As we can see, some ptr is set in a loop from a buffer pointed by gCommBuffer_plus10_val (which was previously retrieved from Communication Buffer), and if a simple validation is successful some data will be written into a location relative to ptr. There is no pointer validation carried out (to ensure ptr and any other Communication Buffer nested contents are not pointing to SMRAM contents).

Since this buffer is placed in the system memory a possible attacker can find it and control its contents. Writing fixed data into SMRAM could allow a possible attacker to corrupt some data inside this memory (for example, change SMI handler's code or modify Smram Map structures to break input pointer validation for other SMI handlers, hence to completely make this mitigation inefficient). This could lead to gaining arbitrary code execution in SMM.

To exploit this vulnerability it is enough to:

  1. Find gUnknownProtocol in system memory (with NVPI signature or by dumping & analyzing physical memory from exactly the same device model with exactly the same firmware version).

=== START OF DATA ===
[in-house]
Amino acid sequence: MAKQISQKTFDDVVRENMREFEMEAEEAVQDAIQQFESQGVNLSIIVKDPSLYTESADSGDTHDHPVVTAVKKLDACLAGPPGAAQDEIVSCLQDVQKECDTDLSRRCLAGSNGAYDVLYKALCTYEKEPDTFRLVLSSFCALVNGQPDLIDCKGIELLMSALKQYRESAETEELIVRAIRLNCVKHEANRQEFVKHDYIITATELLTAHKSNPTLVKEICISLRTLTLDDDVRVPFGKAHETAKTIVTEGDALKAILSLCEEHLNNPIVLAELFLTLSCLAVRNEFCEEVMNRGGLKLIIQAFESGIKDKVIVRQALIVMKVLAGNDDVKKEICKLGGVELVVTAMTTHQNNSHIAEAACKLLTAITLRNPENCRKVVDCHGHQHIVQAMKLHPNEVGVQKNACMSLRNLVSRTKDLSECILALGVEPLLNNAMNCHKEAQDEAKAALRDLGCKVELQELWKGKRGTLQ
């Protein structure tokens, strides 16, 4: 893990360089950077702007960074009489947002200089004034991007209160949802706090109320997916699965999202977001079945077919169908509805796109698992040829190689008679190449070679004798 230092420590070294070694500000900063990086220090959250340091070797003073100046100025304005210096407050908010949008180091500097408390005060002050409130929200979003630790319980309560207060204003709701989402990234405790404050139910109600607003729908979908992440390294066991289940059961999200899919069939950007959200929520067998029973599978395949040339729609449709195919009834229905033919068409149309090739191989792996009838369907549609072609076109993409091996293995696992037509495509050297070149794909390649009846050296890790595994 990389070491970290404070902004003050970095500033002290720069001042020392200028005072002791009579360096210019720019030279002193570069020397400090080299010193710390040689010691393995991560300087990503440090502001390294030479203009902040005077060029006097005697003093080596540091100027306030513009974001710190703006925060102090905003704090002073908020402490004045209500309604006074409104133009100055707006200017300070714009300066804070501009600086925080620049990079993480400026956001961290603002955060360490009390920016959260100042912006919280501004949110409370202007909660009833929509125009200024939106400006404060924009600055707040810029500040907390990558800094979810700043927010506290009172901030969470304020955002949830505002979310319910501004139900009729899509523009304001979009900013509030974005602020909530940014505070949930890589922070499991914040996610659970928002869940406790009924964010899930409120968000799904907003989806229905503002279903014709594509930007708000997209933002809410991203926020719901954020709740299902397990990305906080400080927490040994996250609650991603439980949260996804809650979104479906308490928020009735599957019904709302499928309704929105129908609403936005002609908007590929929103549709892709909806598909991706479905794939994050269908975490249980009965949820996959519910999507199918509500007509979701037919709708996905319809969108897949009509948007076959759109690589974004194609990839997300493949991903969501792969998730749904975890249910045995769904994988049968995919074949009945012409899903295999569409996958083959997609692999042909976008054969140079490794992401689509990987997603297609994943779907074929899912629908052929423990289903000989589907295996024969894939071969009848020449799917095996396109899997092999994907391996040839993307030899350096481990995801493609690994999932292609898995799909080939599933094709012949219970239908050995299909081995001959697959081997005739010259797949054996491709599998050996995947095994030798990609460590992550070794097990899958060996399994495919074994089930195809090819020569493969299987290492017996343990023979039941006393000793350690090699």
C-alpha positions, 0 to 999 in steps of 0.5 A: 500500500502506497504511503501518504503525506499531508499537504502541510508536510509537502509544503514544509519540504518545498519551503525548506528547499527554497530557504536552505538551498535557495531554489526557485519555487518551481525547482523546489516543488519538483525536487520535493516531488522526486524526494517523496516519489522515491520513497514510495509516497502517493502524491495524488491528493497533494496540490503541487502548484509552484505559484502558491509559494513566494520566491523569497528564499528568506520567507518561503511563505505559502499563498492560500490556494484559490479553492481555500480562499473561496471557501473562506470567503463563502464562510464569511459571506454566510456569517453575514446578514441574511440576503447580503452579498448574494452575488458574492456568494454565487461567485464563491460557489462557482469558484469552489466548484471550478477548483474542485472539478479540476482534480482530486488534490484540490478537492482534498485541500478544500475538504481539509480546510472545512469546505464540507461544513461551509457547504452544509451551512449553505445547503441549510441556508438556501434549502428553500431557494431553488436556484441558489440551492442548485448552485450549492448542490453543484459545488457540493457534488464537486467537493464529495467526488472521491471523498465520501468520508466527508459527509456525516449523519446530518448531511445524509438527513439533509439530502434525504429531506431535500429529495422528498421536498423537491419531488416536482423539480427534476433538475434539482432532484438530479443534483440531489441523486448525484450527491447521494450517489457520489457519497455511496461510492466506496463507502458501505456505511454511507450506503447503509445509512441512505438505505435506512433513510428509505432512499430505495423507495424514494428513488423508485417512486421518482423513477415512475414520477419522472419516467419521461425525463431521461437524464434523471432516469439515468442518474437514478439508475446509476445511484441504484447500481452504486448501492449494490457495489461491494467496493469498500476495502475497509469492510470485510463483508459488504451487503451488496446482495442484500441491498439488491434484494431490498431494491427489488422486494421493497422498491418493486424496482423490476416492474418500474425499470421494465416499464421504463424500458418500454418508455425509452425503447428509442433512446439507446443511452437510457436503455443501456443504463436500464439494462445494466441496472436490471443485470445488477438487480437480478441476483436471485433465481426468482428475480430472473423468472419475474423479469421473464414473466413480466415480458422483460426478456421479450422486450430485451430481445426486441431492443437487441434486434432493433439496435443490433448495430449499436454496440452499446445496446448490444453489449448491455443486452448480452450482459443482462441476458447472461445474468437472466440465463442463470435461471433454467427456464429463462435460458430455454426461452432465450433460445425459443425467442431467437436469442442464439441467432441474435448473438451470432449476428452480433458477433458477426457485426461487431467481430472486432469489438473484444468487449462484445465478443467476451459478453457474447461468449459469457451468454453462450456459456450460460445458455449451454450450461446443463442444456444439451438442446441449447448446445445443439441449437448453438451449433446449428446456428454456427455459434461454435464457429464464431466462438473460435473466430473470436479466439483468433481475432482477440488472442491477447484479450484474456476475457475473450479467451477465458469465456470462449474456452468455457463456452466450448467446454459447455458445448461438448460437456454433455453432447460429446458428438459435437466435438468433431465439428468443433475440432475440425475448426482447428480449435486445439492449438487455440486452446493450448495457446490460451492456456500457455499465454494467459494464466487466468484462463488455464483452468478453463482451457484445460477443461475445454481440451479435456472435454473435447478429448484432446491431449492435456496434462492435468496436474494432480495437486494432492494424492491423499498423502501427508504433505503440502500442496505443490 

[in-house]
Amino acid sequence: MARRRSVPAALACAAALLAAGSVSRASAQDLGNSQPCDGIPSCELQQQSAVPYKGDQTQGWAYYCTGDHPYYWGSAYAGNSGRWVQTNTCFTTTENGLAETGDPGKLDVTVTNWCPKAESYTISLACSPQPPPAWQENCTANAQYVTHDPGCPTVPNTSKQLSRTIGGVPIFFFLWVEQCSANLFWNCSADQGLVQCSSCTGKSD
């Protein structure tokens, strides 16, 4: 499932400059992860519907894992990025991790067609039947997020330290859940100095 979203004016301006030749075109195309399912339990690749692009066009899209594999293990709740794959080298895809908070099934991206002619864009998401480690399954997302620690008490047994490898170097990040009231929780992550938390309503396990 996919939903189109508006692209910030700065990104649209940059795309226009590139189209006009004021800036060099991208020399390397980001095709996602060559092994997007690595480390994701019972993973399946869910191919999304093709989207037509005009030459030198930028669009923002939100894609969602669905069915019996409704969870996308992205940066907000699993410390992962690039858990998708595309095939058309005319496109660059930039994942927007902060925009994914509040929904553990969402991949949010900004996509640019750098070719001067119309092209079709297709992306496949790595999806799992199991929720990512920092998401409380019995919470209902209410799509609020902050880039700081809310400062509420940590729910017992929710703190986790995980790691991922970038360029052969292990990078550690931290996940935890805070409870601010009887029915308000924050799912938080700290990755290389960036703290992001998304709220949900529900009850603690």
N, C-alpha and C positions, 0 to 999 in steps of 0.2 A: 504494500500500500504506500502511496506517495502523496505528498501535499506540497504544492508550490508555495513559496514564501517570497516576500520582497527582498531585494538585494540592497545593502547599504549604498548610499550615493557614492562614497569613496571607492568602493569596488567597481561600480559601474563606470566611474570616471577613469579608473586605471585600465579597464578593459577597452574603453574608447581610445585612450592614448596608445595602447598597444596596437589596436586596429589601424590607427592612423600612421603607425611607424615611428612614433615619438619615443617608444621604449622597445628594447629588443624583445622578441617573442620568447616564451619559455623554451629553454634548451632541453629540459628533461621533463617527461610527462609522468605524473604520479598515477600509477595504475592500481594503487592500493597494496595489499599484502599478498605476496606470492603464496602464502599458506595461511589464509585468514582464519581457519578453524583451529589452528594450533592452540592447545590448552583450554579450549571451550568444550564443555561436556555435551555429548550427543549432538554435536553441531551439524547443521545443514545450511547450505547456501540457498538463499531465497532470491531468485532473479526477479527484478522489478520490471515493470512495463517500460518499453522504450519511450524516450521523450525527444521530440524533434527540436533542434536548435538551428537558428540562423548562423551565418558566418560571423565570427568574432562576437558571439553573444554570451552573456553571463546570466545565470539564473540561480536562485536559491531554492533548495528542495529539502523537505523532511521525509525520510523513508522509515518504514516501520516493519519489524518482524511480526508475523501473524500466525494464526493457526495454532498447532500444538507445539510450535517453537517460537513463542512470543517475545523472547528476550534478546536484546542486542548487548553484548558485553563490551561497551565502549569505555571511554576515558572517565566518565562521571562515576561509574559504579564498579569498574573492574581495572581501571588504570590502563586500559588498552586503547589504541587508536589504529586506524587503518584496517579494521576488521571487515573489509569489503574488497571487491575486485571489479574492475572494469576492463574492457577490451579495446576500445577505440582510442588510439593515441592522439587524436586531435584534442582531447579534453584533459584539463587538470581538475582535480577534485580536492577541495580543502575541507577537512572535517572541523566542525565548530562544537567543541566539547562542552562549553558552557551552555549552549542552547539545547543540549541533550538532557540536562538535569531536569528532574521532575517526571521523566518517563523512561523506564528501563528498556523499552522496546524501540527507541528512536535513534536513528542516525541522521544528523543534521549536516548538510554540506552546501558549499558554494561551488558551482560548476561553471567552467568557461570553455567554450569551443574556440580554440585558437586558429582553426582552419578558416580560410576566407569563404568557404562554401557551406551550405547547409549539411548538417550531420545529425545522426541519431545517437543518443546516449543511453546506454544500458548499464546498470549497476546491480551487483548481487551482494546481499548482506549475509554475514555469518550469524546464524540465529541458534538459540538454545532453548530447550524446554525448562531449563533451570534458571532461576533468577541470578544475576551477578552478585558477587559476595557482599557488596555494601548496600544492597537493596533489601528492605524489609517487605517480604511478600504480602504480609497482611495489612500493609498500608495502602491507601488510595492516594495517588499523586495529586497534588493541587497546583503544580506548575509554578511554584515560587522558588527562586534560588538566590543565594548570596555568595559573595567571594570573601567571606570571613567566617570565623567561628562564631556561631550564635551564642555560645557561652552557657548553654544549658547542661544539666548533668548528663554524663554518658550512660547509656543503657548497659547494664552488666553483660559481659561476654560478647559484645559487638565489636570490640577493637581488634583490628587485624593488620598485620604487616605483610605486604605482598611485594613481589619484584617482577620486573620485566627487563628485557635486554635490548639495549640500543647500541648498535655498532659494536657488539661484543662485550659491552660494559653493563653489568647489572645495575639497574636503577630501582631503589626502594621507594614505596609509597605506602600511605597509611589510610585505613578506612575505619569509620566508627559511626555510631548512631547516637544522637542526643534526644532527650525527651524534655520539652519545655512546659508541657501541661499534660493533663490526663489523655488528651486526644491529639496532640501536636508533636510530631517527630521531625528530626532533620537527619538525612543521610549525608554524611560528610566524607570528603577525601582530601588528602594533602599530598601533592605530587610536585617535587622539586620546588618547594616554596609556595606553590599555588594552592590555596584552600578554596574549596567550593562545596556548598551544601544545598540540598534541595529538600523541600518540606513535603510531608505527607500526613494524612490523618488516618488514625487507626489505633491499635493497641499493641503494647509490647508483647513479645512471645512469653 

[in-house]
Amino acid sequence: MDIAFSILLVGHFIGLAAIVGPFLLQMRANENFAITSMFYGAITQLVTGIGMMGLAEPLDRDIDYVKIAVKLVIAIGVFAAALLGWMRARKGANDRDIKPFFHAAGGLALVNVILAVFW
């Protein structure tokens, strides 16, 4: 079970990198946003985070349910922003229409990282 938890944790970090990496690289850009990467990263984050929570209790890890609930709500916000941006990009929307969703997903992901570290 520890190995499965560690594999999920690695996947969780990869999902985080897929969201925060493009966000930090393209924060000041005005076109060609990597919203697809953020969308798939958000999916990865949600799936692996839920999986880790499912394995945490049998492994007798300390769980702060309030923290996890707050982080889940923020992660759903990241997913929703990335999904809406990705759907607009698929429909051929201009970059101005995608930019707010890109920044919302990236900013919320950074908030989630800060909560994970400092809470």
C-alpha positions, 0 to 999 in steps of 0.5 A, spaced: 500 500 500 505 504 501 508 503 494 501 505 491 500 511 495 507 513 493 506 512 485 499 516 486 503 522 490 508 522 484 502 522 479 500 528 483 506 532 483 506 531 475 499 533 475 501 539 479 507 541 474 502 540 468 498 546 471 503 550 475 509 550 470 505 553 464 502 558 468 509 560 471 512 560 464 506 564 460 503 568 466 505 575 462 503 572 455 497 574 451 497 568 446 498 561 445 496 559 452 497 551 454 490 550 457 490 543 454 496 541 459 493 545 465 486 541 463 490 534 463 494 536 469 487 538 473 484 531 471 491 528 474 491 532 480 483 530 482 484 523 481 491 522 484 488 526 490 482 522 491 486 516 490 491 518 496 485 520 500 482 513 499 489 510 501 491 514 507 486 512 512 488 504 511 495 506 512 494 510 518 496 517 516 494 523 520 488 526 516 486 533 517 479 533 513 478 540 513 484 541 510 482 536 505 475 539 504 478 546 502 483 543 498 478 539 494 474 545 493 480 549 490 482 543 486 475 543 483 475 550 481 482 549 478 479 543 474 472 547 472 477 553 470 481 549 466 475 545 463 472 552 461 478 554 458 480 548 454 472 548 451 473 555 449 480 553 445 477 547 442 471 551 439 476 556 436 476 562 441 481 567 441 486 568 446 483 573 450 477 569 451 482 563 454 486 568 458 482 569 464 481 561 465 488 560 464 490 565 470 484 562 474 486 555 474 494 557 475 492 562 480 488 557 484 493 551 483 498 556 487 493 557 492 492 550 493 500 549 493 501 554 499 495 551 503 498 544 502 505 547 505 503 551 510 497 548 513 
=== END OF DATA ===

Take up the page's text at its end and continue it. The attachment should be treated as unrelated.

2. A pointer to a place to write in SMRAM should be specified at offset 0x10 inside gUnknownProtocol.
  3. Communication buffer should be at gUnknownProtocol location, so a pointer to it should be placed into UEFI ACPI table.
  4. Call SW SMI (SwSmi number is specified in UEFI ACPI table) via 0xB2 IO port, prior to it SMI handler GUID 52c78312-8edc-4233-98f2-1a1aa5e388a5 and Communication Buffer size 0x20 should be specified in Communication Buffer.

To fix this vulnerability, it is essential to wrap all the input pointers (including the nested pointers) for SMI handlers with sanity checks to make sure they are not pointing into SMRAM.

Disclosure timeline

This bug is subject to a 90 day disclosure deadline. After 90 days elapsed or a patch has been made broadly available (whichever is earlier), the bug report will become visible to the public.

Disclosure Activity Date
Fujitsu PSIRT is notified 2021-09-10
Fujitsu PSIRT is confirmed issue 2021-09-14
CERT/CC created a case 2021-09-27
Insyde PSIRT assigned CVE number 2021-11-01
Insyde PSIRT provide patch release 2021-11-09
BINARLY public disclosure date 2022-02-01

Acknowledgements

BINARLY efiXplorer team